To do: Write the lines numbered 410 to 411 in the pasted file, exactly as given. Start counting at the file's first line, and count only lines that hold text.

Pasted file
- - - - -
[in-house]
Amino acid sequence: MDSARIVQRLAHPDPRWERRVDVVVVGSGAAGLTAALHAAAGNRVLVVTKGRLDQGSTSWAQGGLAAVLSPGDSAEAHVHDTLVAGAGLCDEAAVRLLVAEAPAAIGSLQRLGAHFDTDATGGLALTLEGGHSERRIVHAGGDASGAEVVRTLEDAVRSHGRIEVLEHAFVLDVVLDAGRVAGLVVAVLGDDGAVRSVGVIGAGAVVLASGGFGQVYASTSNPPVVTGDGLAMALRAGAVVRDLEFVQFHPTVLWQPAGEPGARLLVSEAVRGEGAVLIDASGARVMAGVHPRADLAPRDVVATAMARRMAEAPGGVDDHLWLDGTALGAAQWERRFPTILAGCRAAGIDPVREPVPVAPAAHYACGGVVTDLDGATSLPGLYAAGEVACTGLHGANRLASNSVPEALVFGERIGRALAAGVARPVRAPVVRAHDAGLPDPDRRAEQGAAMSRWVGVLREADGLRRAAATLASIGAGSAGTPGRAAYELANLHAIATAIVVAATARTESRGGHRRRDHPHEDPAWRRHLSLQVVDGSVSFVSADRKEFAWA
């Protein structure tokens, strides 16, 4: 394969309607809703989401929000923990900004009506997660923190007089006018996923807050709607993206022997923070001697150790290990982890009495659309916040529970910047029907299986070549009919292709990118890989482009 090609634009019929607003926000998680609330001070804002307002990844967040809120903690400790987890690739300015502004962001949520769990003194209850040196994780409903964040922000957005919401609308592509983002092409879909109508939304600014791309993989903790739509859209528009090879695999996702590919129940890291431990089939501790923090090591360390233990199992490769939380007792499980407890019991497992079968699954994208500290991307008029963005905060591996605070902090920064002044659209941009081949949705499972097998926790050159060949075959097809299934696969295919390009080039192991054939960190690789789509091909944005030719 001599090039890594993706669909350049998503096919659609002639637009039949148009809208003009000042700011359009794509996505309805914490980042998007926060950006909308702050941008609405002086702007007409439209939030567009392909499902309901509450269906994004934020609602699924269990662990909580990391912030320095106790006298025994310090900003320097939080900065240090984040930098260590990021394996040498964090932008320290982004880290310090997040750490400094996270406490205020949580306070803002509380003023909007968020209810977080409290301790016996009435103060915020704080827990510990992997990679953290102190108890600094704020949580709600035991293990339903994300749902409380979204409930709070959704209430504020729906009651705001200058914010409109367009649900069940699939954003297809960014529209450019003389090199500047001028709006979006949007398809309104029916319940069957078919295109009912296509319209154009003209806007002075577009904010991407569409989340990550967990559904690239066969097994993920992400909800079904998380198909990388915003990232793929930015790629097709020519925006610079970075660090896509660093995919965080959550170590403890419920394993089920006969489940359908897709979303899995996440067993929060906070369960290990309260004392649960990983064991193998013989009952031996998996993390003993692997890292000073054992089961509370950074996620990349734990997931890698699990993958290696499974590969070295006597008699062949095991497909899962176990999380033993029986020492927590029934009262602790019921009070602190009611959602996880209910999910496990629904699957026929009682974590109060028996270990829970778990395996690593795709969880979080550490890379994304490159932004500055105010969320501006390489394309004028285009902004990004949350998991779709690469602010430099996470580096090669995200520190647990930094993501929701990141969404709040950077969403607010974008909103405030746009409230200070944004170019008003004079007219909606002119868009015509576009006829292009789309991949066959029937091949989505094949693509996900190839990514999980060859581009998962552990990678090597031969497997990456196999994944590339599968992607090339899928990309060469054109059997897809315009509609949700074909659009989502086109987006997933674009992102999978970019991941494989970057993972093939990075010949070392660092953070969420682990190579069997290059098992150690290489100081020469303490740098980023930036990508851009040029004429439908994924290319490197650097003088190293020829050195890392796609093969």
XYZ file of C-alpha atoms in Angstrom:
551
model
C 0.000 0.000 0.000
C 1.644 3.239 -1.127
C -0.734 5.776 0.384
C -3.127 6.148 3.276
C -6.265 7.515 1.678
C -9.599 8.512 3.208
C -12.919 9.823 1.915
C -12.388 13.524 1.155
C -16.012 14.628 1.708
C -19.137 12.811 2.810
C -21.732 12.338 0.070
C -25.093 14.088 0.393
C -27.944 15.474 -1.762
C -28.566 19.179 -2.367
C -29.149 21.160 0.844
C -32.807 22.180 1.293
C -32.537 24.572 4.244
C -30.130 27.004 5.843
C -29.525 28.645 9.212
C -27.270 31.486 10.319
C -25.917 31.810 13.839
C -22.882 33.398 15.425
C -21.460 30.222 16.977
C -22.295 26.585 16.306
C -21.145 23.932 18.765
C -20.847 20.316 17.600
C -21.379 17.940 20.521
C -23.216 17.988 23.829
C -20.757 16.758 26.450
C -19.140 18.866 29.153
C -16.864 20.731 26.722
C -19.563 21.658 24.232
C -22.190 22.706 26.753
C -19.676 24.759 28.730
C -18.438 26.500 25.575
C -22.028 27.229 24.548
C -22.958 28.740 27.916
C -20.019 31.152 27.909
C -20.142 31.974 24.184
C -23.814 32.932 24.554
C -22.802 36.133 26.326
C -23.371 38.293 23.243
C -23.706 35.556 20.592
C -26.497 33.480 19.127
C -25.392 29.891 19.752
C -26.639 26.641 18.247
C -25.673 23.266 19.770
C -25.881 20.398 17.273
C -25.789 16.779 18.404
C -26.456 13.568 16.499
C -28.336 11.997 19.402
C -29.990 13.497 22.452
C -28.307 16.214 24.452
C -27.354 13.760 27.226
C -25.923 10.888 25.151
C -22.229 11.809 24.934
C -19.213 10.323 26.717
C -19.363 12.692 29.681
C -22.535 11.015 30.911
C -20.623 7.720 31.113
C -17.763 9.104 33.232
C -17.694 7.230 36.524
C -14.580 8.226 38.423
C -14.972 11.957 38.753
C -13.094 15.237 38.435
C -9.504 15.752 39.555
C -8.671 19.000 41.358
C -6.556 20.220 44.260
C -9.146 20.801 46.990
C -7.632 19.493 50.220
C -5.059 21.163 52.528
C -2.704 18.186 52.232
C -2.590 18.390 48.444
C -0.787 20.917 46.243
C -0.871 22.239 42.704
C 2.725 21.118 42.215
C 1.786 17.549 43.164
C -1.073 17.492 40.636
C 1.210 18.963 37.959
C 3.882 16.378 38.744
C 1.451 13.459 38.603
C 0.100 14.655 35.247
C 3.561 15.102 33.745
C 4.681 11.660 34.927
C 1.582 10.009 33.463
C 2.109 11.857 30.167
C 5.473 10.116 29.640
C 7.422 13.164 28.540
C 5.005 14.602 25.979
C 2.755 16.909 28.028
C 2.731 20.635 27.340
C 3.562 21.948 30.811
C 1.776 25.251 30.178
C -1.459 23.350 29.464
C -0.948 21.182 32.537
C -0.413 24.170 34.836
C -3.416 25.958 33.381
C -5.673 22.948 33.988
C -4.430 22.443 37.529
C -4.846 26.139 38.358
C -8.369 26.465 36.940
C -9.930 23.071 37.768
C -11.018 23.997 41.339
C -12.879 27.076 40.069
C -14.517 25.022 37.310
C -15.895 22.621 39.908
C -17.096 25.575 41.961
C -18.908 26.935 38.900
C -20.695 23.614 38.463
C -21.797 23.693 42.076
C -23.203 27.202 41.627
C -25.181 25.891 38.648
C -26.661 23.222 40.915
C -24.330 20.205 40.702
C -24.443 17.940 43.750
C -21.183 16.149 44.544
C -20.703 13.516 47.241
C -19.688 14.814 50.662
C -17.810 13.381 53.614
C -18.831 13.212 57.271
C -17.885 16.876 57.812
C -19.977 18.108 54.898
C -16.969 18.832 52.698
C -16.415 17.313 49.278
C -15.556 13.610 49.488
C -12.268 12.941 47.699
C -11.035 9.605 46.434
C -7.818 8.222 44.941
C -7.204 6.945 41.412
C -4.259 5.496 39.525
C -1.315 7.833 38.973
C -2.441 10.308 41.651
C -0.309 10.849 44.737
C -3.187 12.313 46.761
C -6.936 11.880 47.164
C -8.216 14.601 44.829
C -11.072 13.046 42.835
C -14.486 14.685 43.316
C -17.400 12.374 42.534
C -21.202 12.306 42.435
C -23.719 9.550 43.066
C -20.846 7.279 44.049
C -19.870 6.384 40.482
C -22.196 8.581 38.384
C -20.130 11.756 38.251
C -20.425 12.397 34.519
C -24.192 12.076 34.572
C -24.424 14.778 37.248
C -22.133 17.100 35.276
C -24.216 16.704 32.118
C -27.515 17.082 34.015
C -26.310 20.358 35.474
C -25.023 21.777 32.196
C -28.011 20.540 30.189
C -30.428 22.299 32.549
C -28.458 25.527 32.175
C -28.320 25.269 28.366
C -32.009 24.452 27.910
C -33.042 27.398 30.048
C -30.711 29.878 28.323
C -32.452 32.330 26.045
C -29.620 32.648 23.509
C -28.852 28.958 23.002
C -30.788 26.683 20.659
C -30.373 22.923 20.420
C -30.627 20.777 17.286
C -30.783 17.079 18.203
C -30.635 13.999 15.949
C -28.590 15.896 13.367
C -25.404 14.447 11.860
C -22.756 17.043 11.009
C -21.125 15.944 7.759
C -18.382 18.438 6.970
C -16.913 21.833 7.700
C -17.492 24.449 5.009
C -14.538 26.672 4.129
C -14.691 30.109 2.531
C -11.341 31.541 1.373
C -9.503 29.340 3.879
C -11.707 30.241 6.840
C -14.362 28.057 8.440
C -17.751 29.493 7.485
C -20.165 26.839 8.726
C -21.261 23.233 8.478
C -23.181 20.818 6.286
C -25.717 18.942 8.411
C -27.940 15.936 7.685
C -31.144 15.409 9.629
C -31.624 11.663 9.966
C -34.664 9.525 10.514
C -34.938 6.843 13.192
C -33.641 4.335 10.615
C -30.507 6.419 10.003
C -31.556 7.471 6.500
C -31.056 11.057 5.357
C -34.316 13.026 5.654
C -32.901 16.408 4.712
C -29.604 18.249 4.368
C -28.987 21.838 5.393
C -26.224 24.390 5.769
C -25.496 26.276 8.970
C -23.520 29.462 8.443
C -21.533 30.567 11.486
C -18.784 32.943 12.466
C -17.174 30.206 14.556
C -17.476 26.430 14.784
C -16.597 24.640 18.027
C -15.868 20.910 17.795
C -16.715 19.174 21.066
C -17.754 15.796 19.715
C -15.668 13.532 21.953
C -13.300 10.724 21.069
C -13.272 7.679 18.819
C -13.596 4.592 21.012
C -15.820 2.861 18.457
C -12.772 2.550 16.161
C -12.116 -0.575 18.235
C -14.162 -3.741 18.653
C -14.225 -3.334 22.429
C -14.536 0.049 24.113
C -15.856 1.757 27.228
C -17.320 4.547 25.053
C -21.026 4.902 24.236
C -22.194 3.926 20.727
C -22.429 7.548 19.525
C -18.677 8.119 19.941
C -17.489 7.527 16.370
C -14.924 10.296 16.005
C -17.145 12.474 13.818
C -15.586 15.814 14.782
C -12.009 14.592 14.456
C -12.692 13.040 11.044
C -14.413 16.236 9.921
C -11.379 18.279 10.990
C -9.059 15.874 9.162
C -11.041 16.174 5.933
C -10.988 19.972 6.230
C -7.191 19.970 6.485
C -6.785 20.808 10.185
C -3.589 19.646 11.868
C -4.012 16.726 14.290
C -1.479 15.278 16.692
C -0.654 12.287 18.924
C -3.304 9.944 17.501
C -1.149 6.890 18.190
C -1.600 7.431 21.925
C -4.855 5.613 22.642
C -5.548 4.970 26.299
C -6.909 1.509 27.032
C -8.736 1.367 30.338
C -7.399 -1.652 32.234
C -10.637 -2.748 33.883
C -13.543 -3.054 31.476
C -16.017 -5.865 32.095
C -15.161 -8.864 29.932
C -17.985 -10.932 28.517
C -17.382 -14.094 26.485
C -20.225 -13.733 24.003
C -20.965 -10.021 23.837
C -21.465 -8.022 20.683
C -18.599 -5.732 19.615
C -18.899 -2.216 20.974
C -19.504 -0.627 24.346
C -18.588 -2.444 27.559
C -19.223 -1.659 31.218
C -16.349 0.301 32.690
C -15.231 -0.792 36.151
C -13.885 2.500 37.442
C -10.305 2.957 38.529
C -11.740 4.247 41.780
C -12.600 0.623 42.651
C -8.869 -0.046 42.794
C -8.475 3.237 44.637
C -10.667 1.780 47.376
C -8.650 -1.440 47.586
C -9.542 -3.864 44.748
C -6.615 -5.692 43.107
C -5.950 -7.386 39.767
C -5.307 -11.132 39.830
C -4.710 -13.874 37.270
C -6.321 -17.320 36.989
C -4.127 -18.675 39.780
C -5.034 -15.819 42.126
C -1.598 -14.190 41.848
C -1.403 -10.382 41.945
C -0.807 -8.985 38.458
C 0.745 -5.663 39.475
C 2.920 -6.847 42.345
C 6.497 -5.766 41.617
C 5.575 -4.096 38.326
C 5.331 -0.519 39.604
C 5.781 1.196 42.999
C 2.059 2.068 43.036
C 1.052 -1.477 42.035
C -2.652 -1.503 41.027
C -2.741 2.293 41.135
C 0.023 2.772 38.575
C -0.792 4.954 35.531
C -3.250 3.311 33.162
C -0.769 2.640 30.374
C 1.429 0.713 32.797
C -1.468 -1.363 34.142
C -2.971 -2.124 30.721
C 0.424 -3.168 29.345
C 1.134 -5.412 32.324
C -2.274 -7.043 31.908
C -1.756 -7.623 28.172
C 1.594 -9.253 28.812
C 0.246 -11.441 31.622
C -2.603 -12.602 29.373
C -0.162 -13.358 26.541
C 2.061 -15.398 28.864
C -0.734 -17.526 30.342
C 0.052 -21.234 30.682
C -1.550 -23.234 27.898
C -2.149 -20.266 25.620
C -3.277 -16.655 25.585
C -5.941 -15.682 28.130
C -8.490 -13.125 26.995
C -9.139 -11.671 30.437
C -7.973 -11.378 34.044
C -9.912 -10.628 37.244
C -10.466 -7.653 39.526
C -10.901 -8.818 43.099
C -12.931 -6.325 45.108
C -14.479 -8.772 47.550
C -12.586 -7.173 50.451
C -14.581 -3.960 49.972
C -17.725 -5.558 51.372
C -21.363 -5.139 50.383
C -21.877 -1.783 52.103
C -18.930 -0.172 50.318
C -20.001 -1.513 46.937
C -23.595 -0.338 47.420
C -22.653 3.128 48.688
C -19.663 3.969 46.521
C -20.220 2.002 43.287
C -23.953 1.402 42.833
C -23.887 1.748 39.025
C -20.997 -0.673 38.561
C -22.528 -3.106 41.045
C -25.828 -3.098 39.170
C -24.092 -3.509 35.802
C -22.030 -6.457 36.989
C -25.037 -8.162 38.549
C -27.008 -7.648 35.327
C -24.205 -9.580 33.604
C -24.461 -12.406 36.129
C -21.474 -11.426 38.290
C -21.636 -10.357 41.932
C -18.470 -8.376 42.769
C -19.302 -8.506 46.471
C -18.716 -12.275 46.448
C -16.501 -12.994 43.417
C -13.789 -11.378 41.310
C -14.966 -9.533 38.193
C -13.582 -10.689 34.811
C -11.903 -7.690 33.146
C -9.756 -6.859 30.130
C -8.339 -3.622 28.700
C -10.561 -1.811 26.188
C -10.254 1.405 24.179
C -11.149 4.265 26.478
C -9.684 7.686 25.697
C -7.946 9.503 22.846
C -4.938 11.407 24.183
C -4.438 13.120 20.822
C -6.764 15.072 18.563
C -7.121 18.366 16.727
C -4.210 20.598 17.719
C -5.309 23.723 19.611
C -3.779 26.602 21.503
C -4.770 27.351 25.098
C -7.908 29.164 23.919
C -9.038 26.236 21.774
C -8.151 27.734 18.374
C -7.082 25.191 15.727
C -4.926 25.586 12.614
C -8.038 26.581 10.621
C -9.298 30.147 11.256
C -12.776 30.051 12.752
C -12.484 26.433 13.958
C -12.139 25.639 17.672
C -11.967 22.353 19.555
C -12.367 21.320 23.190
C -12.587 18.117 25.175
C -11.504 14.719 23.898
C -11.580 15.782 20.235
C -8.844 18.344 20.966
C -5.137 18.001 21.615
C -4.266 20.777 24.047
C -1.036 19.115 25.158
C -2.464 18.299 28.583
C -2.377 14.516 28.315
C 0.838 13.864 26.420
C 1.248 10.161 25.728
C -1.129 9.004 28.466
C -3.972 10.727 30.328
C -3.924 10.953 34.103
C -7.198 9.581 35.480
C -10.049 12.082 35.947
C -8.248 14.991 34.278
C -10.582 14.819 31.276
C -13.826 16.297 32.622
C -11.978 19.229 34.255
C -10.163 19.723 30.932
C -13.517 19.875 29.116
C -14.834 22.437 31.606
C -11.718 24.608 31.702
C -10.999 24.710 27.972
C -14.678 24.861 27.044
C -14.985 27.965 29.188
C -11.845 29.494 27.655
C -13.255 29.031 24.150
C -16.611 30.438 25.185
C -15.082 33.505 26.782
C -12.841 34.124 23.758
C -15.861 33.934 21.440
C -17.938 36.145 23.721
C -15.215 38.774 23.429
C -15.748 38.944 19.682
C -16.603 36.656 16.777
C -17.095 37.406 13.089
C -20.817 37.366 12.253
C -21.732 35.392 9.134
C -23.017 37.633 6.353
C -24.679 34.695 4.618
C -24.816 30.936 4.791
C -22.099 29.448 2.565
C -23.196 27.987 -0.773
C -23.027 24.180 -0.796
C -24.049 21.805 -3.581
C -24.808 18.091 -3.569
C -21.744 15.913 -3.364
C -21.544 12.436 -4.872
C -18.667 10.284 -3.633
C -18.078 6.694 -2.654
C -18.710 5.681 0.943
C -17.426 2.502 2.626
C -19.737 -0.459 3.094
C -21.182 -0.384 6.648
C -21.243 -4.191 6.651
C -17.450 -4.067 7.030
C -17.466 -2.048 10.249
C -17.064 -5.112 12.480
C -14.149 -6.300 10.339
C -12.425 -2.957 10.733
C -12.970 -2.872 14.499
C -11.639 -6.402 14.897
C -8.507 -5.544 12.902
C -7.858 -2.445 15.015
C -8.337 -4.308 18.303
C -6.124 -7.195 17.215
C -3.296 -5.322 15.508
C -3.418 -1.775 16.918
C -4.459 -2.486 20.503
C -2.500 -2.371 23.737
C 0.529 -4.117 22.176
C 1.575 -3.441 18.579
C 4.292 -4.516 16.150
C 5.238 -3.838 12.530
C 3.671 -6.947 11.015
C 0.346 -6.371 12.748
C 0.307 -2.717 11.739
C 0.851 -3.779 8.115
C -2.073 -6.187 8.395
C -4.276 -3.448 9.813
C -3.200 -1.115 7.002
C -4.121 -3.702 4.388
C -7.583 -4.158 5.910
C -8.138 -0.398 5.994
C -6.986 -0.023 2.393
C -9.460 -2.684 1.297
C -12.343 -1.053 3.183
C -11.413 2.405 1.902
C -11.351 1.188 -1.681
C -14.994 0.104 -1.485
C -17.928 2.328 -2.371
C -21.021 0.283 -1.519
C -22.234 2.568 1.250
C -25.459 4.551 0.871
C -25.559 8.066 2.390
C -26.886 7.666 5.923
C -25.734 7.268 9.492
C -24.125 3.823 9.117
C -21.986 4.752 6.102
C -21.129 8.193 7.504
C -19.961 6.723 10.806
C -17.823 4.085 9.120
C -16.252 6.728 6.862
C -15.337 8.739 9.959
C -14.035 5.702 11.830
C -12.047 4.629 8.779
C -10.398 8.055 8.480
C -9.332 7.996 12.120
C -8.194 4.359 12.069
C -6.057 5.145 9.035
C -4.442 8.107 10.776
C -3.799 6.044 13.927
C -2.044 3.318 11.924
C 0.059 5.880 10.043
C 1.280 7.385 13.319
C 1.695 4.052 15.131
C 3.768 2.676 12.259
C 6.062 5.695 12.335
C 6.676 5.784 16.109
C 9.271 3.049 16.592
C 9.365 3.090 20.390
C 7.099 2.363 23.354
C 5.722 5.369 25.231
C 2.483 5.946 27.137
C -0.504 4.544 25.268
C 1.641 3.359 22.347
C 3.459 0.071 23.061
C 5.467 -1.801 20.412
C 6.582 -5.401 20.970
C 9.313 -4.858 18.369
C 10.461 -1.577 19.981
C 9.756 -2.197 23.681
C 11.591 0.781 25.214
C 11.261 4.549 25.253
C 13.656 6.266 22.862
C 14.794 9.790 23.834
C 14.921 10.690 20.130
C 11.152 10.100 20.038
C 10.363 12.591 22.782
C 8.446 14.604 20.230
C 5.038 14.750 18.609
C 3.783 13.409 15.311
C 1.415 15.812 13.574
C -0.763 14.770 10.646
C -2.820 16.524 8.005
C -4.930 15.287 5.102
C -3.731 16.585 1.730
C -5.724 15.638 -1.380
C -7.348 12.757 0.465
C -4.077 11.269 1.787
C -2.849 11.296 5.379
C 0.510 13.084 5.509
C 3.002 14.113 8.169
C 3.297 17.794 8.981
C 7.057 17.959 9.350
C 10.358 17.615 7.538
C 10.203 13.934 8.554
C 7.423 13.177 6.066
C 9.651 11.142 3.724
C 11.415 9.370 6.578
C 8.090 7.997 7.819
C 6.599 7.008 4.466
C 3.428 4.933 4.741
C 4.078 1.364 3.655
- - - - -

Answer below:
C -13.826 16.297 32.622
C -11.978 19.229 34.255